A further advantage of the method according to the invention is that it does not require image correction and calibration. By superimposing the needle, the insertion site and the target, any image distortions are identical, and therefore, cancel each other. Moreover, the method of the present invention requires direct observation by only the surgeon involved, and hence does not necessitate image-processing that is computer based, thereby significantly reducing operative time and expense.
In order to drive the needle according to the present invention, a needle driver is provided which converts rotational to translational motion in a transmission element which is adapted to receive the barrel of the needle therein. Power is transmitted to the needle through friction forces from contact faces between which the needle is pressed. Thus, the novelty of the transmission resides in providing a mechanism in which a force is generated which extends in the direction of the axis of rotation and which is normal to the direction of friction forces thus leading to the conversion of the rotational motion to the translational motion mentioned above. The needle driver constructed according to the invention thus results in axial loading of the contact faces which is significantly larger than similarly sized radial loading systems of the prior art, yielding increased efficiency in the transmission of force and power. While mechanisms involving the conversion of rotational motion to translational motion through friction abound in the prior art, these systems involve the generation of a force which is oriented only radially with respect to the axis of rotation, and not axially with respect to this axis. On the other hand, the invention advantageously involves an axially loaded friction mechanism for converting rotational motion to translational motion.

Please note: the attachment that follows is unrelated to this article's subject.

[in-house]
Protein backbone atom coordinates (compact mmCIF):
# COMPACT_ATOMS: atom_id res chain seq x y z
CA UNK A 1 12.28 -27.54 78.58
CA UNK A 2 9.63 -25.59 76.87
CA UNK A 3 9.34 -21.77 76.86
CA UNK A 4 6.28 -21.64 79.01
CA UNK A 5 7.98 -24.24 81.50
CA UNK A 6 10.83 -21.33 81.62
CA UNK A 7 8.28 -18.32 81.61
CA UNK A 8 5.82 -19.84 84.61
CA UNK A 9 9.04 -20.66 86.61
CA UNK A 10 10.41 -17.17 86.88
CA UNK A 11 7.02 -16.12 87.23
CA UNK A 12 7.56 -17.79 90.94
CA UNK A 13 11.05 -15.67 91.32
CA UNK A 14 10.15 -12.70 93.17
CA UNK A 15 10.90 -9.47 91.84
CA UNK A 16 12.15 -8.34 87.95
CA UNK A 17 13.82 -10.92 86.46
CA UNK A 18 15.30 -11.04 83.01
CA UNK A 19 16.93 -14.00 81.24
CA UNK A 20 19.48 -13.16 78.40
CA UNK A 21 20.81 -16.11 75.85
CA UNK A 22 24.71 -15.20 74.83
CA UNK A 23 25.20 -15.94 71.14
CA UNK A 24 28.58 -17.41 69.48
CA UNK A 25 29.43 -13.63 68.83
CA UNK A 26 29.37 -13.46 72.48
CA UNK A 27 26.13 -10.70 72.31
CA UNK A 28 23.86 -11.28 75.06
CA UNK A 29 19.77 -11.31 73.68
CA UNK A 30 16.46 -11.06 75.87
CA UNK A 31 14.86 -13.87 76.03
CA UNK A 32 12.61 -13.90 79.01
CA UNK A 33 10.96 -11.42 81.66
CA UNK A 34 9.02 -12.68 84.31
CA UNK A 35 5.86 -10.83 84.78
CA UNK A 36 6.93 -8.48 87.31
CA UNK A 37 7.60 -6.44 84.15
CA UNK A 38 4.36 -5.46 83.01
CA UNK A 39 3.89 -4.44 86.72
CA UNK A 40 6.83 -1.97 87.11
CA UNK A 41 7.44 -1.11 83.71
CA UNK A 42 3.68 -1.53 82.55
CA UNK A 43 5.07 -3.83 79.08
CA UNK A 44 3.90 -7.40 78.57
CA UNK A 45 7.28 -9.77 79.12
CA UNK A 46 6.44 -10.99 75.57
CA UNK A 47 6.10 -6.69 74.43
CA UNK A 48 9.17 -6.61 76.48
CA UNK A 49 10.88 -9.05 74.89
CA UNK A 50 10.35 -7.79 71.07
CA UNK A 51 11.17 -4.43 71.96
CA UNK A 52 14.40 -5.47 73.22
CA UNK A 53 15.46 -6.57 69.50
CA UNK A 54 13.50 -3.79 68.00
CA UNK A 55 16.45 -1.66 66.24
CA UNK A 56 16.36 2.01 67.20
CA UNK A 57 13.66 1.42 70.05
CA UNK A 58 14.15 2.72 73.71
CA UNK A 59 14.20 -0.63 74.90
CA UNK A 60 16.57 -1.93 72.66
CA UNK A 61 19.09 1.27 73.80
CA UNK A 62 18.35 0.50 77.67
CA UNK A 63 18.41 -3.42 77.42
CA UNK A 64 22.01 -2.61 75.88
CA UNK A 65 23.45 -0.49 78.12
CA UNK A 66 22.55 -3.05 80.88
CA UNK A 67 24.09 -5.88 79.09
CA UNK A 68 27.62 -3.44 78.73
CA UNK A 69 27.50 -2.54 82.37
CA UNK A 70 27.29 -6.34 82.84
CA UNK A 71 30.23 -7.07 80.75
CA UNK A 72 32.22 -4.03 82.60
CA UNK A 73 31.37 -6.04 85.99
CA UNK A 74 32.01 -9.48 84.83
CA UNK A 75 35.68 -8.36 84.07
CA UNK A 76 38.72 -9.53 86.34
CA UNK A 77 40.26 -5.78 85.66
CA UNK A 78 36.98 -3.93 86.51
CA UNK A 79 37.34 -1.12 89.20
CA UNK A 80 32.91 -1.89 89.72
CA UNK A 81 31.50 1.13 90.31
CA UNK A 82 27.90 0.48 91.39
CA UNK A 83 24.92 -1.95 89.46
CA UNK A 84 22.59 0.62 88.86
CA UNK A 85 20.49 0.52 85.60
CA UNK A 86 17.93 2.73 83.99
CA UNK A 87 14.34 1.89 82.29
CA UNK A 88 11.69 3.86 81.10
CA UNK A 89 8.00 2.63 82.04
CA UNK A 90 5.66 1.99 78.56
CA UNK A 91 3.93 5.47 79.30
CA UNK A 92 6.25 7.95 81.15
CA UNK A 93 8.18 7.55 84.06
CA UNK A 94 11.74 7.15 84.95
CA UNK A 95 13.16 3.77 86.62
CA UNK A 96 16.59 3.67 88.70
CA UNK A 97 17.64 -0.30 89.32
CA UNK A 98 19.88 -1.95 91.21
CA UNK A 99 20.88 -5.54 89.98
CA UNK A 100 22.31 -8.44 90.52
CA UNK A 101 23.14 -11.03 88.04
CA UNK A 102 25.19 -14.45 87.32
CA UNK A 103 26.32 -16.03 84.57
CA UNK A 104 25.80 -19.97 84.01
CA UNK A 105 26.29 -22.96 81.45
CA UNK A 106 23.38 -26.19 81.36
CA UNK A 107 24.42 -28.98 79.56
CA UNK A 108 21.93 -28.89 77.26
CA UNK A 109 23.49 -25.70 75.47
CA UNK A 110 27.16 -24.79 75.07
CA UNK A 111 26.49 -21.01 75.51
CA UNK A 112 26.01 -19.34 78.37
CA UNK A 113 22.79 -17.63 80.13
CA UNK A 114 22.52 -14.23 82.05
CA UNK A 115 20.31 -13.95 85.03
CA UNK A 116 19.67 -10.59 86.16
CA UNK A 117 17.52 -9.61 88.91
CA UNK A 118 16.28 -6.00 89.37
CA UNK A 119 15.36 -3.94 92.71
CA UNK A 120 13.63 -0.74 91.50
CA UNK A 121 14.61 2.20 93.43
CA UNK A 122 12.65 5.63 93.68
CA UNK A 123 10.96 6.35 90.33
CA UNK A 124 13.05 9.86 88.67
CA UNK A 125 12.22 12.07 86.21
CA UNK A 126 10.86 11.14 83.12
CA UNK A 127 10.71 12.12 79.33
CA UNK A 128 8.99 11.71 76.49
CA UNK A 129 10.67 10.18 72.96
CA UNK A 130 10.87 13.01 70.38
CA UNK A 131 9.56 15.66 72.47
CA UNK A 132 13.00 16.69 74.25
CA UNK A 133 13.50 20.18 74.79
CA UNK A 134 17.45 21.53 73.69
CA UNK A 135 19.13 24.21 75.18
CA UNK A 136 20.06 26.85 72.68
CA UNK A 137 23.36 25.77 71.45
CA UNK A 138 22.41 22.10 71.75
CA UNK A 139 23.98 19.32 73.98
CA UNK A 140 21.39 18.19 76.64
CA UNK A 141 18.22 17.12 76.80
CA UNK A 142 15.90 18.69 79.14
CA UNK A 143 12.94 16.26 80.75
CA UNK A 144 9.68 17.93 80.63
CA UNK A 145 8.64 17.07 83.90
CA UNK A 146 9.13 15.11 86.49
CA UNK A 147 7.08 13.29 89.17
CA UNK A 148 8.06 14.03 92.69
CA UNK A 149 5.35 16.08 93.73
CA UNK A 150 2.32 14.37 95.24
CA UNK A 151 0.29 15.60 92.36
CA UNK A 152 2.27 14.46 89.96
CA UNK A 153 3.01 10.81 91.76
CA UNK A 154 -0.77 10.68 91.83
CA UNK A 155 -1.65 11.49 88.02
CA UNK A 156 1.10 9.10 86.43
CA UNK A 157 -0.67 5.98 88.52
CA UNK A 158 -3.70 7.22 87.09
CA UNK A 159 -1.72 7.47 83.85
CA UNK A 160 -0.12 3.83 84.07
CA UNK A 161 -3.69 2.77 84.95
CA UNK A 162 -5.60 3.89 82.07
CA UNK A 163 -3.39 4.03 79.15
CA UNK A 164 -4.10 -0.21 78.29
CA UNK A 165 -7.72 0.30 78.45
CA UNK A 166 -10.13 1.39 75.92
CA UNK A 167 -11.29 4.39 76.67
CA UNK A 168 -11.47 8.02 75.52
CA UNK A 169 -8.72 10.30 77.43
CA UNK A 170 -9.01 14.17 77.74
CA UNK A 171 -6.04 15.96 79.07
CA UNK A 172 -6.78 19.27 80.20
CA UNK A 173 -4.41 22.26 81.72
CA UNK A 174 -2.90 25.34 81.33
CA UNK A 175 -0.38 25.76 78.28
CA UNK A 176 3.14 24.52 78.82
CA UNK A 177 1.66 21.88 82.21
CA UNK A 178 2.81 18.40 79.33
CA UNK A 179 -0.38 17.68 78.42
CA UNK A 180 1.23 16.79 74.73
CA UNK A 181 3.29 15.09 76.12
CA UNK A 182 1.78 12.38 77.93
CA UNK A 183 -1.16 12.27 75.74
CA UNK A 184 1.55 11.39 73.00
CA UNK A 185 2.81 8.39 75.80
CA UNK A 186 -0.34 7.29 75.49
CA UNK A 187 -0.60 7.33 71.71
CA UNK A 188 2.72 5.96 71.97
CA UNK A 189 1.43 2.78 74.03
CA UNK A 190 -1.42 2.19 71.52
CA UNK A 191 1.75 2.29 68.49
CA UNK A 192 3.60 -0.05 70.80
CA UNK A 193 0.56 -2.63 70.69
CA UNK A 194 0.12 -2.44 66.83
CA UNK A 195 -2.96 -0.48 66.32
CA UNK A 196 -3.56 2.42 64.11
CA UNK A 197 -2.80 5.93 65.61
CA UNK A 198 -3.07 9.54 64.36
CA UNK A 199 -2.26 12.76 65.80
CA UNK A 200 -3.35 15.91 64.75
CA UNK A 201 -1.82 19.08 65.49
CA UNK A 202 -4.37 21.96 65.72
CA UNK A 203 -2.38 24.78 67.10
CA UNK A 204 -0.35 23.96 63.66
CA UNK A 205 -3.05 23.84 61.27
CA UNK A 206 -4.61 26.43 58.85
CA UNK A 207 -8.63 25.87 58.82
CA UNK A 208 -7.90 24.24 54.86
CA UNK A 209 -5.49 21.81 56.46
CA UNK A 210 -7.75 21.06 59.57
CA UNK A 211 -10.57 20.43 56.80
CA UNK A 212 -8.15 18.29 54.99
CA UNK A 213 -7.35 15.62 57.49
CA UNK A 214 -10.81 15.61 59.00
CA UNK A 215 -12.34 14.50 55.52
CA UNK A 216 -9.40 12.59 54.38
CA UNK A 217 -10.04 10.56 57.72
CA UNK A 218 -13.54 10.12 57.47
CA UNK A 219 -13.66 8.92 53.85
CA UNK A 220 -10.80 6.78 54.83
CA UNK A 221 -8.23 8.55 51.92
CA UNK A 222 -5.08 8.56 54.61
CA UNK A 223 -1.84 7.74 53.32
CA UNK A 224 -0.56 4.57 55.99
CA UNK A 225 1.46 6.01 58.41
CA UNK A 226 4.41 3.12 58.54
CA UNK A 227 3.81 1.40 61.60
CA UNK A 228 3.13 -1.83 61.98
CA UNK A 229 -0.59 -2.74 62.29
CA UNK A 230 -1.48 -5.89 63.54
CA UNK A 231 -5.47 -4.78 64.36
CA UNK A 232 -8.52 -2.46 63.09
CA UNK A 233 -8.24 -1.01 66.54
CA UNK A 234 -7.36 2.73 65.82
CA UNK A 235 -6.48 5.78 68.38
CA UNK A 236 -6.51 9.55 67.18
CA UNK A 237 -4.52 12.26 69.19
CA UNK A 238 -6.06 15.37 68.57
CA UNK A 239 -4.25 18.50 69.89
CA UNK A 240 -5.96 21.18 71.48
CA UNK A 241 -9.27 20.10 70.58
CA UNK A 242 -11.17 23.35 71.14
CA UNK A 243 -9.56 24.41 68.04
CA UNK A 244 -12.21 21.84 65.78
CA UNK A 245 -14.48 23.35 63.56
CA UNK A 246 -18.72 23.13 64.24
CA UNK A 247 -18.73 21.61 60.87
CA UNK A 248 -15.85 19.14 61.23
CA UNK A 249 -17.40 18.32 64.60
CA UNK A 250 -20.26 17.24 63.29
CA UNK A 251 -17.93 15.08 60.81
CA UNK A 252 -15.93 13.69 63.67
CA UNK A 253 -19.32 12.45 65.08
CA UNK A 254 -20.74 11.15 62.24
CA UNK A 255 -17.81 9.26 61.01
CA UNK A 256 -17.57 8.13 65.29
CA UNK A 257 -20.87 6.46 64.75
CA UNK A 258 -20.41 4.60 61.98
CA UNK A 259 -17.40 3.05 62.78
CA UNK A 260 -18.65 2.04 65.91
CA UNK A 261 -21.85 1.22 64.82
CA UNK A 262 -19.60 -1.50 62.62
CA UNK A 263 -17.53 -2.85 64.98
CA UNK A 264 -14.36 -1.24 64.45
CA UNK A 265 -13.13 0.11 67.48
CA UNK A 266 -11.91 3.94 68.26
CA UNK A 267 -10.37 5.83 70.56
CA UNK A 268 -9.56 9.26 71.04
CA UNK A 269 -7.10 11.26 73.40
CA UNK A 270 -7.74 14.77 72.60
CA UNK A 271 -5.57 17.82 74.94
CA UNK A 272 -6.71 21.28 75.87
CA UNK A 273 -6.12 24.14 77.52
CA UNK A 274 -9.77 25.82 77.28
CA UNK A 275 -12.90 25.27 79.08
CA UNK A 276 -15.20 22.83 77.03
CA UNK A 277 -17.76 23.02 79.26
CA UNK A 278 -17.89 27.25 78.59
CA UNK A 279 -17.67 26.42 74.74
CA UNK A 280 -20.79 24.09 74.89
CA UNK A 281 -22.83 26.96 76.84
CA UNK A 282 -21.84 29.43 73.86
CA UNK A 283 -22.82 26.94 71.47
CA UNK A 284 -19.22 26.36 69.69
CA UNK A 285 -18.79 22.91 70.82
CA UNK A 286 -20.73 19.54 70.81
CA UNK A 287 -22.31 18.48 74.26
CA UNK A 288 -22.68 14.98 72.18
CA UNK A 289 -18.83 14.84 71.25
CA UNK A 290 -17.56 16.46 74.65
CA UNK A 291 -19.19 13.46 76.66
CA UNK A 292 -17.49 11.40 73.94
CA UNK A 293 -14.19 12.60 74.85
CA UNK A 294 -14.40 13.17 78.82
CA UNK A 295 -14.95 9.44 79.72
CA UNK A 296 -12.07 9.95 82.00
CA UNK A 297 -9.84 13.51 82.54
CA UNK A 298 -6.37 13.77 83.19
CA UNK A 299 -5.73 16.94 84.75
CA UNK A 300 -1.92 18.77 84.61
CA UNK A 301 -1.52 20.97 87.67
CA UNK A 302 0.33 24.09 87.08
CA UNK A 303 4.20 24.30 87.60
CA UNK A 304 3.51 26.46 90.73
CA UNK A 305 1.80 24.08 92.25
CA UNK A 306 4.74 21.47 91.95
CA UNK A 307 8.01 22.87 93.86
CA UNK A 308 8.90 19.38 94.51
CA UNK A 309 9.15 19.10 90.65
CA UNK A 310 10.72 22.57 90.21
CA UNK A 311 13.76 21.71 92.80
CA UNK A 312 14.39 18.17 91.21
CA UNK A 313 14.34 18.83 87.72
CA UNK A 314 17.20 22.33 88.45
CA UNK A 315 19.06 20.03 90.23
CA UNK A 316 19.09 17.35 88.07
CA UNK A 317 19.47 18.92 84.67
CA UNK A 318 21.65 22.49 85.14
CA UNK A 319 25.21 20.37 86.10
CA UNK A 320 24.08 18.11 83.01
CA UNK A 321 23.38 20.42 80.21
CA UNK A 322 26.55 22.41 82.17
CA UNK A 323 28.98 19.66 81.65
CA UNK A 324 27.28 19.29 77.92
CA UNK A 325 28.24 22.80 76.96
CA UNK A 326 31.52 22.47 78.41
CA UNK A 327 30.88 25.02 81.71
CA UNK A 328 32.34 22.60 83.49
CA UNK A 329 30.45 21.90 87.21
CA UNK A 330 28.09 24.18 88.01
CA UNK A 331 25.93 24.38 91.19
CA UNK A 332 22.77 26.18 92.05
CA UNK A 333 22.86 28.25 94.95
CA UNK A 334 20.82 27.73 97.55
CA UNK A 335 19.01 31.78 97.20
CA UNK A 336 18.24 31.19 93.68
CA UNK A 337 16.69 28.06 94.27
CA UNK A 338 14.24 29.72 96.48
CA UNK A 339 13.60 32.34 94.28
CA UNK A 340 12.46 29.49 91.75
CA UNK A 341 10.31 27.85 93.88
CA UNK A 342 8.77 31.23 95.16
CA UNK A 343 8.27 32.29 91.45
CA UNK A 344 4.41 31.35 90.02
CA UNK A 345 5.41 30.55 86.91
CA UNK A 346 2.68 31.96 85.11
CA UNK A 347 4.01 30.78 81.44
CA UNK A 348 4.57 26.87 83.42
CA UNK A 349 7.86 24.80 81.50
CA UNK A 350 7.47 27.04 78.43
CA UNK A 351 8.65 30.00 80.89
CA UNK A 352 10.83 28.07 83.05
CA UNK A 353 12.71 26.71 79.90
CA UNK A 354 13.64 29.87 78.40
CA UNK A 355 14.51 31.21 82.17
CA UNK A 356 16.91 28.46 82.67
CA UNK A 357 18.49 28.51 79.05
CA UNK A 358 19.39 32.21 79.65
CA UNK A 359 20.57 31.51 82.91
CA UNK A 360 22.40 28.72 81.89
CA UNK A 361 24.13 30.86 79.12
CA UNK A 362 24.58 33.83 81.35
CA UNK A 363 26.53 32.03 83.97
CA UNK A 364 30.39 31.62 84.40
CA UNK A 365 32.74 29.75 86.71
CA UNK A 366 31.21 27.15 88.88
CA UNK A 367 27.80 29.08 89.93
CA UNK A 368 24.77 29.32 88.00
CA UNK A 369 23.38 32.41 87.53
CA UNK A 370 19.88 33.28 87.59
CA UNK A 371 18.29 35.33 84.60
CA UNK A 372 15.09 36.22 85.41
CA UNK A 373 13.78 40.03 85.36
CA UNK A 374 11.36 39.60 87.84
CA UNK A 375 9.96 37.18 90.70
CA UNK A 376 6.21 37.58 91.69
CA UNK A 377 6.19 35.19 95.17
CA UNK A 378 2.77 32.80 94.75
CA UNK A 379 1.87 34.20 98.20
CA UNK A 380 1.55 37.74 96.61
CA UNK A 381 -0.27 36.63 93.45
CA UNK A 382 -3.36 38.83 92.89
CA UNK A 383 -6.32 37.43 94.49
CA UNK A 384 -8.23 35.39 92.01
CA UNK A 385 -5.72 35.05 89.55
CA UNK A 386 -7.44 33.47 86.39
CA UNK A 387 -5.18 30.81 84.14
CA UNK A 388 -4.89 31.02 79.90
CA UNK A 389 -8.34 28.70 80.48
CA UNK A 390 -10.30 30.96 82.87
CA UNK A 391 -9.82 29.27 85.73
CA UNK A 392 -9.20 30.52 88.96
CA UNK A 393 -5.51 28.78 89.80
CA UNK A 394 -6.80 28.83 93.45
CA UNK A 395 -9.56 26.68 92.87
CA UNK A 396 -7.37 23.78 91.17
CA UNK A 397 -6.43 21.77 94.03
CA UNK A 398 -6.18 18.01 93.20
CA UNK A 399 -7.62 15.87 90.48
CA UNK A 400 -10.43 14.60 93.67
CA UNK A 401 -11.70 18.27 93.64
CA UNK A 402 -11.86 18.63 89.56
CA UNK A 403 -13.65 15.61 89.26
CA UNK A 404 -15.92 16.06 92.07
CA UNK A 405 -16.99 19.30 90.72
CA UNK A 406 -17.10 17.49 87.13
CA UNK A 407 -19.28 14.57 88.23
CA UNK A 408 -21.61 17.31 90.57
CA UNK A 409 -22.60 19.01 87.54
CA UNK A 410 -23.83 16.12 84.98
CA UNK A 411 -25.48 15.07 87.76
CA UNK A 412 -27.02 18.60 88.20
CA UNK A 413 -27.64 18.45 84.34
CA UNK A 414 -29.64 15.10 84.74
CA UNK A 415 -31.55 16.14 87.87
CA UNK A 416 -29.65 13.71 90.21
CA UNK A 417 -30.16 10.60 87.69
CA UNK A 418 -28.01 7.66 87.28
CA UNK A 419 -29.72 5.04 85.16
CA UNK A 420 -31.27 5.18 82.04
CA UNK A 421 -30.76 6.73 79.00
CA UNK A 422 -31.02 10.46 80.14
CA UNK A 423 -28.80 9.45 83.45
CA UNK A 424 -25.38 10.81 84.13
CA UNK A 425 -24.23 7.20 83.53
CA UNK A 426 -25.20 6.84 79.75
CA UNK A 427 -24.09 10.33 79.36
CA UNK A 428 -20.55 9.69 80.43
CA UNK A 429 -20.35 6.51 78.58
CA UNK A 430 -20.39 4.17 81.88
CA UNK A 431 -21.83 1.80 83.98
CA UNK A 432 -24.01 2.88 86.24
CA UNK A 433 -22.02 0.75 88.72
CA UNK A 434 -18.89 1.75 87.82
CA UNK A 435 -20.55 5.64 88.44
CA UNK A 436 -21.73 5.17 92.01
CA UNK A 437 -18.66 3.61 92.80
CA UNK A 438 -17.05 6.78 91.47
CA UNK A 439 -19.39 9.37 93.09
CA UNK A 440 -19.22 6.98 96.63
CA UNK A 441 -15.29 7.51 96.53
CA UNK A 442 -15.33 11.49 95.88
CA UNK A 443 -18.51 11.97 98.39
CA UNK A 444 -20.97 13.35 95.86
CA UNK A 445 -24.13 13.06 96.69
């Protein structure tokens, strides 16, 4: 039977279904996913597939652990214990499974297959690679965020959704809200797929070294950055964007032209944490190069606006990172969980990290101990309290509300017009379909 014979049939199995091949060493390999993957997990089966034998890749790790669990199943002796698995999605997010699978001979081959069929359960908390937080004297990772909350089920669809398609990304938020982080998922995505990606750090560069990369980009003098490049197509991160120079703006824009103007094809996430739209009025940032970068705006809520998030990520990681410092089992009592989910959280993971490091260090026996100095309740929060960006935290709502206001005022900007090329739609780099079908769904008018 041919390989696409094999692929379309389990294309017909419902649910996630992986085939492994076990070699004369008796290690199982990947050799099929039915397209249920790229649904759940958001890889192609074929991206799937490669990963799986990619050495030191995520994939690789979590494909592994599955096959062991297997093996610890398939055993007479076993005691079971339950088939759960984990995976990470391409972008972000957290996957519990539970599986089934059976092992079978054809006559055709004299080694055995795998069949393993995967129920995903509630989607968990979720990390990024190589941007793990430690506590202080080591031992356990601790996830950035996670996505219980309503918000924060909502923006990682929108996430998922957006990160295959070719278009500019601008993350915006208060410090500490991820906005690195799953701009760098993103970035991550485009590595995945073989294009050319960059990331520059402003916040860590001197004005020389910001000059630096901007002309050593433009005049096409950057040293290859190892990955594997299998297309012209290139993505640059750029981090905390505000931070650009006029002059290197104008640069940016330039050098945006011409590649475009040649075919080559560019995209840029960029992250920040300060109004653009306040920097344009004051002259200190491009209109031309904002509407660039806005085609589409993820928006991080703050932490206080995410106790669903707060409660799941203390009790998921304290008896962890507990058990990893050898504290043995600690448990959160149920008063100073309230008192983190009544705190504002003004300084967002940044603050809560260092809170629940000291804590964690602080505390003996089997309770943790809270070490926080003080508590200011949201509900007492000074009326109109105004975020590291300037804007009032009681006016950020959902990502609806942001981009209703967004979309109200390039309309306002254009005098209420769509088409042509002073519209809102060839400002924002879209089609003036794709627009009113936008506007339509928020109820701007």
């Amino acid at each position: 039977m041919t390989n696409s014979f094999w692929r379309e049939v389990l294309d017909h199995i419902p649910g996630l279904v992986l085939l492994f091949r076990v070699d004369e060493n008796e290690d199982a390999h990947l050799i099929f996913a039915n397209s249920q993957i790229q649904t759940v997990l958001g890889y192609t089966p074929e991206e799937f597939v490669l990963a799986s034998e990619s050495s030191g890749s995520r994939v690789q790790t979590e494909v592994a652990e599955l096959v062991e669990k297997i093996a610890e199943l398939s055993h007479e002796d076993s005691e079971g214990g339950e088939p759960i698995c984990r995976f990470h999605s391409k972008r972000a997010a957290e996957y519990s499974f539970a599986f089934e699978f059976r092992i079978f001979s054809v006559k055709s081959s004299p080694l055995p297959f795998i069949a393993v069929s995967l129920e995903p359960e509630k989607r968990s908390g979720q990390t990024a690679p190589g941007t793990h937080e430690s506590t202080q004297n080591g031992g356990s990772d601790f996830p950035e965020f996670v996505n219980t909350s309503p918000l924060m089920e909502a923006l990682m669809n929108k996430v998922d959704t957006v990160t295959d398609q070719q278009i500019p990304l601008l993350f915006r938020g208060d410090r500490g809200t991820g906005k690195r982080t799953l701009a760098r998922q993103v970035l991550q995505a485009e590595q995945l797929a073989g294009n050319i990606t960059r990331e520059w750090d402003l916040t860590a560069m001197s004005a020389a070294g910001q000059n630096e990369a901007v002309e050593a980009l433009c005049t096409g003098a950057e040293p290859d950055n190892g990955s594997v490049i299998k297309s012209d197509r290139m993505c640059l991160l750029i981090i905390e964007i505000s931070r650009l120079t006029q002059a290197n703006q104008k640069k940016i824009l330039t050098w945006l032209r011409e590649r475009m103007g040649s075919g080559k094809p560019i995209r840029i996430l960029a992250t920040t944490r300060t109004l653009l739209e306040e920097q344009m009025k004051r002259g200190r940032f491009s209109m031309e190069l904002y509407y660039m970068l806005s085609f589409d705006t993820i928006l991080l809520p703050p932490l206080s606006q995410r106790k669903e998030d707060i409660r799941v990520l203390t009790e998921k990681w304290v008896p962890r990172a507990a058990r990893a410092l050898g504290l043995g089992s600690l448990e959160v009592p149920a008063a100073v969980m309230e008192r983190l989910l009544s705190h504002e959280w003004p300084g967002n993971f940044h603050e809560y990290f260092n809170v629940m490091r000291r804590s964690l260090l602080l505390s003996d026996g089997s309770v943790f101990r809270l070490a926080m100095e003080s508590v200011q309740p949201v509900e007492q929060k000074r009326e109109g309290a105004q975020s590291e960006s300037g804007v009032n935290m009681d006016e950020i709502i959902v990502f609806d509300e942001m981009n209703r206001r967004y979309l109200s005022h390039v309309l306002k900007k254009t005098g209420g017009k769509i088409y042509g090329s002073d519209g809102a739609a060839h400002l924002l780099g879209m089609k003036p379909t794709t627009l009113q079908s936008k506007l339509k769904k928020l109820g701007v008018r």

Additionally, the needle driver according to the invention, by virtue of providing a construction where the needle is held by its barrel and not by its head, allows a radiolucent construction and advantageously decreases the unsupported length of the needle for substantially preventing needle deflection under the insertion force.